Three Ways Our Students Grow in Their Writing Skills

May 18, 2015 | Posted by the IEW Blog Team

It’s best to think of language acquisition as a journey, and every student is somewhere on the path. Our goal for our students is not perfection; our goal is progress. We want to see all the students advance from where they are. If we ignore the reality of where they are, we can’t ensure they will improve.

That takes a load off, doesn’t it? Perfection is a difficult goal to achieve, but ensuring progress is still a worthy chore for every language arts teacher. Let me offer you three IEW ways to help your students grow in their writing skills.


Modeling is the first way our students grow. We don’t just give the students a well-written paper as an example. We actually model the process it takes to produce a well-written paper. Otherwise, students aren’t able to see the steps toward a finished product.

  • We model the questions.
  • We model the decisions.
  • We model the thinking.

Remember, to develop good writing habits, students who have language-processing glitches or who are English language learners need more modeling than other students do. If we move them to independence too soon, they will more than likely become overwhelmed with the attention to the details because of the extra processing effort they must already employ.

Instead, move the students to independence as they are ready. Working with the young writers until they feel confident and their work reflects good habits makes learning more efficient. Teachers save time and energy grading. More importantly, we reduce student frustration and increase engagement.


Requiring short, frequent assignments—this is another way our students grow in their writing skills. Even our longer assignments are designed by building on them with shorter assignments.

In Teaching Writing: Structure and Style, Andrew Pudewa explains this as teaching structure within structure within structure. Students receive the frequency, intensity, and duration they need to internalize the writing process. They consistently practice producing a structure, some stylistic techniques, and the thinking needed to complete an assignment.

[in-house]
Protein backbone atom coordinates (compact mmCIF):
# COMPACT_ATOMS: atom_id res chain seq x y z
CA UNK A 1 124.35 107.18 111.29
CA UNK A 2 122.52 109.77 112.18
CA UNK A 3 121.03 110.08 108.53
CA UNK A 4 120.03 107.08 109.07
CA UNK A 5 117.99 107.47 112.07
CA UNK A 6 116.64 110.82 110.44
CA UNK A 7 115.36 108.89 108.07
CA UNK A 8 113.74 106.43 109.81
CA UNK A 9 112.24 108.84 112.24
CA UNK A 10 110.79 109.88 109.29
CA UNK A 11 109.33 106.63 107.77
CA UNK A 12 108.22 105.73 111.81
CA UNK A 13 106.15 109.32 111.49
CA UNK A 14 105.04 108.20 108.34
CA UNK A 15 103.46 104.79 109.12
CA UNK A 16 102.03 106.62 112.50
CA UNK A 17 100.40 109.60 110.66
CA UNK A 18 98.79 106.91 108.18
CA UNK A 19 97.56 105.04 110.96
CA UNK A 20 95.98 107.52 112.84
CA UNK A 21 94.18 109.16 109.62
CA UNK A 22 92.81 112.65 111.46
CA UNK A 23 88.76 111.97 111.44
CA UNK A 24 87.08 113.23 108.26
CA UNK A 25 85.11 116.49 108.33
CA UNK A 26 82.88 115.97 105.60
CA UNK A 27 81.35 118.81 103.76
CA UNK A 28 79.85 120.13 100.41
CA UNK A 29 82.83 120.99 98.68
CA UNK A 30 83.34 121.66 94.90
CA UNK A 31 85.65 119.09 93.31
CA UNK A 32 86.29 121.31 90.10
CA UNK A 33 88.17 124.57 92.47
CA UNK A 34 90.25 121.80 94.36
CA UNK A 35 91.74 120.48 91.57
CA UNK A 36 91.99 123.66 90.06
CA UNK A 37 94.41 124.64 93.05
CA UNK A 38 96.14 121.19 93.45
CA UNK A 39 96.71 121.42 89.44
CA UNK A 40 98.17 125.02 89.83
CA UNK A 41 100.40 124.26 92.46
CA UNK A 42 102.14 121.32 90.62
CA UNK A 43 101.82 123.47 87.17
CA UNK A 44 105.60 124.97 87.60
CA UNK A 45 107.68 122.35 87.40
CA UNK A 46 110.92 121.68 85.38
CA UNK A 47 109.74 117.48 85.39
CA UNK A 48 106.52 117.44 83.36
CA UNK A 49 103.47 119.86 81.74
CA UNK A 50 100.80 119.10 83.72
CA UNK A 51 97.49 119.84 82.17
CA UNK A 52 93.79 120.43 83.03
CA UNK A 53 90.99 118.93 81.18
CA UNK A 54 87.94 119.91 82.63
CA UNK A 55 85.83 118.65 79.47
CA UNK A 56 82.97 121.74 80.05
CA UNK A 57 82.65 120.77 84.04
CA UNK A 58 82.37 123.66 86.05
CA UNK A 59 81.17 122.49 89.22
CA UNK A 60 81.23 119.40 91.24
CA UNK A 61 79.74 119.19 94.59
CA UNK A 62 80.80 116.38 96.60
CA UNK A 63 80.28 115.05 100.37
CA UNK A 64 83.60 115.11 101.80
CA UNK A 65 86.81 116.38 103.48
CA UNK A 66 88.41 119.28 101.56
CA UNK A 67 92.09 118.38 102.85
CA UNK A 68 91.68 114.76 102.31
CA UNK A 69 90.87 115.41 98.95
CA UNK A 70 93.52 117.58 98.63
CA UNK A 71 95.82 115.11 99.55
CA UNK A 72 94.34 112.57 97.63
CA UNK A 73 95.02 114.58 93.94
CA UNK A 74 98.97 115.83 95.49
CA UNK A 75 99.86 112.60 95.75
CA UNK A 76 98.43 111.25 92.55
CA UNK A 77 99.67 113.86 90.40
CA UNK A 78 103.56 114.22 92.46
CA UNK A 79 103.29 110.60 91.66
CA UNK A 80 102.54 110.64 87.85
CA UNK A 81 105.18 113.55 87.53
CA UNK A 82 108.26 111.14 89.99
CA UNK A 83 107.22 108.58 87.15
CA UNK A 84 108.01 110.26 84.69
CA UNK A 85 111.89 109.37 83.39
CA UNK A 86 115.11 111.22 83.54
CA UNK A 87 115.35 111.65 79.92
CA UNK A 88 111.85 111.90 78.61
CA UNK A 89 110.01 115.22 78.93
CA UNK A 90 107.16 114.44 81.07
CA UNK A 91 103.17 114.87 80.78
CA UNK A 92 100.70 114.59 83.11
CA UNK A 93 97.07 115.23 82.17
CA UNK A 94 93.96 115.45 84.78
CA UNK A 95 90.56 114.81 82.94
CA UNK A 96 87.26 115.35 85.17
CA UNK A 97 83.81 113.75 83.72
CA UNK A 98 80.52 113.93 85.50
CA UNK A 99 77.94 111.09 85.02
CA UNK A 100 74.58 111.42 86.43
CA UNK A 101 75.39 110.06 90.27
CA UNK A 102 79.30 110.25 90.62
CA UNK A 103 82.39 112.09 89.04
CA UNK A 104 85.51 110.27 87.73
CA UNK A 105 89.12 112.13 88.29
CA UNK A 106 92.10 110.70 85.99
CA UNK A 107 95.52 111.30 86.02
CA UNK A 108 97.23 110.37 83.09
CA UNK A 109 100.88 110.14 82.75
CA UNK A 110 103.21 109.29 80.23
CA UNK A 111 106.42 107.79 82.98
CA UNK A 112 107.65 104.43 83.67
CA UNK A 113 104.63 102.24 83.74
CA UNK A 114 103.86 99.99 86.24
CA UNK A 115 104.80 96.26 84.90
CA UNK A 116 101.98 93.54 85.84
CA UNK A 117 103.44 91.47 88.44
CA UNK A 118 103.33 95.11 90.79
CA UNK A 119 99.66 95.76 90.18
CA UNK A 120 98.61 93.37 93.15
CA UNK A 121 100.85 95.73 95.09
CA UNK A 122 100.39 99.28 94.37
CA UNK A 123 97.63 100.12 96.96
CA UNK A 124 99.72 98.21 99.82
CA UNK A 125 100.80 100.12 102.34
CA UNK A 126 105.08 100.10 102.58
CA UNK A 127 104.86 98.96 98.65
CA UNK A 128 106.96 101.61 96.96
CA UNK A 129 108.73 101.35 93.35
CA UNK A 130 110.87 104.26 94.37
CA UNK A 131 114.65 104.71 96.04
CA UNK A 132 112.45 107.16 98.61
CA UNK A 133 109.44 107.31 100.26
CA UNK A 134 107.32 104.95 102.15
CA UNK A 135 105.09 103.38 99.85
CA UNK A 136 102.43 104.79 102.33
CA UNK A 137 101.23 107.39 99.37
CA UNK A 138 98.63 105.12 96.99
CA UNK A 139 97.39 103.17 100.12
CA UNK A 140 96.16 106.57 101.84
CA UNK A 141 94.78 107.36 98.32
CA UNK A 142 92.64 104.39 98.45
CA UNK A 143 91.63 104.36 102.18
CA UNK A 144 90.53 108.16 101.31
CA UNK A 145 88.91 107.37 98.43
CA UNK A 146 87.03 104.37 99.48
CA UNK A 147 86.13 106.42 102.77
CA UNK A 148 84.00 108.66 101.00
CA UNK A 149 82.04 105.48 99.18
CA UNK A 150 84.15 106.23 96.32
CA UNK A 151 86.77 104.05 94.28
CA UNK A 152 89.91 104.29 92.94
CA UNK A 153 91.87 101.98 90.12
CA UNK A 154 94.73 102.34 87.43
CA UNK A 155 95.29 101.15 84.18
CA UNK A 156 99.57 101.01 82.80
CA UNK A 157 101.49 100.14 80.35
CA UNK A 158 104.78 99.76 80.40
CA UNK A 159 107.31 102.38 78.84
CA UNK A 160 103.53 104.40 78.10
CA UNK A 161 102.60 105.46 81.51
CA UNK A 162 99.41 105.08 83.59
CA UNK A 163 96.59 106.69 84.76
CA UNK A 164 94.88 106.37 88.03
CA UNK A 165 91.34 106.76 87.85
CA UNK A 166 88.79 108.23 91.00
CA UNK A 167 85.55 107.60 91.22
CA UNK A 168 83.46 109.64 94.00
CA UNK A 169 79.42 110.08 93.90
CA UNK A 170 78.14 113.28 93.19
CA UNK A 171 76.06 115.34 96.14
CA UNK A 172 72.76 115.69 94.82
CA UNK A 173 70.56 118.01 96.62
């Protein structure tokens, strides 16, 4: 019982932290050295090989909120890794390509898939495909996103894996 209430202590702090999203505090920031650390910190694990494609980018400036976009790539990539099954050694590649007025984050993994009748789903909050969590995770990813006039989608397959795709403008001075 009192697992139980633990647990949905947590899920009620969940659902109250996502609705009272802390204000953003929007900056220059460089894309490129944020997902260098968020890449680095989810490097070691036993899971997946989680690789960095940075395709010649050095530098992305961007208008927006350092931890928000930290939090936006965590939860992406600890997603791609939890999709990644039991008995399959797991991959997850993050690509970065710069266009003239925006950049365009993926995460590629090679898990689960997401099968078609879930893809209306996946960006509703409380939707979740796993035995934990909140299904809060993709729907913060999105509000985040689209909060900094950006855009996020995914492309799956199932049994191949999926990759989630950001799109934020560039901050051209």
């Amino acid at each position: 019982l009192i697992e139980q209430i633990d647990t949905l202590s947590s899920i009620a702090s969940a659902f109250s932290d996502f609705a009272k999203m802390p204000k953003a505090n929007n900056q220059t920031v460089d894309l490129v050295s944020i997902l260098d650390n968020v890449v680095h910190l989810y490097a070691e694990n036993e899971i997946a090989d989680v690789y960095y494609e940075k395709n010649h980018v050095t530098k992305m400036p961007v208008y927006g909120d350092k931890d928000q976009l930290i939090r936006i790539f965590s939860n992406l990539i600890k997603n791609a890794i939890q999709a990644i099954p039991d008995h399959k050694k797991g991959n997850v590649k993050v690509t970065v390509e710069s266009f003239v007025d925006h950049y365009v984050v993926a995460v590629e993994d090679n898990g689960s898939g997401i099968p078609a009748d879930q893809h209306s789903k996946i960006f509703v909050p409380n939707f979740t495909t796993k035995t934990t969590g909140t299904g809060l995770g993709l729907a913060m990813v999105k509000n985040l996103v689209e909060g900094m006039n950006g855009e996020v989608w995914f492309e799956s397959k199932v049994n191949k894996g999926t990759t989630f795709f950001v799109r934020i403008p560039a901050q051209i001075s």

Short, frequent assignments offer students the exposure they need for agility in expression, just like they would develop when they practice a physical activity like riding a skateboard. This simple practice is especially beneficial to those who aren’t behind but aren’t ahead. It ensures they grow, too.


The third way our students progress is that we challenge them at their point of need. Because we model the writing process until they are ready to work independently, our students do not feel we are asking them to jump an ocean with a skateboard. However, we don’t overinflate them by applauding if they jump over a puddle.

What do I mean by that? I would bet that every year we have at least a few students enter our classrooms who already know everything we are required to teach through the year. We teach our lessons, and those kids check out mentally because they can.

They come to the end of the year with all A’s, and they are proud. We are proud. Their parents are proud. And they didn’t learn a thing.

We have the tools to stop this. By adjusting the source text and the checklist, our students are challenged appropriately, even if they are functioning at a college level in the sixth grade.

The regular process we provide as Structure and Style teachers will help students grow in their ability to think and express themselves. When you analyze what part of a lesson helped students in specific ways, you remain faithful to the students and to the method.

Live Chat with IEW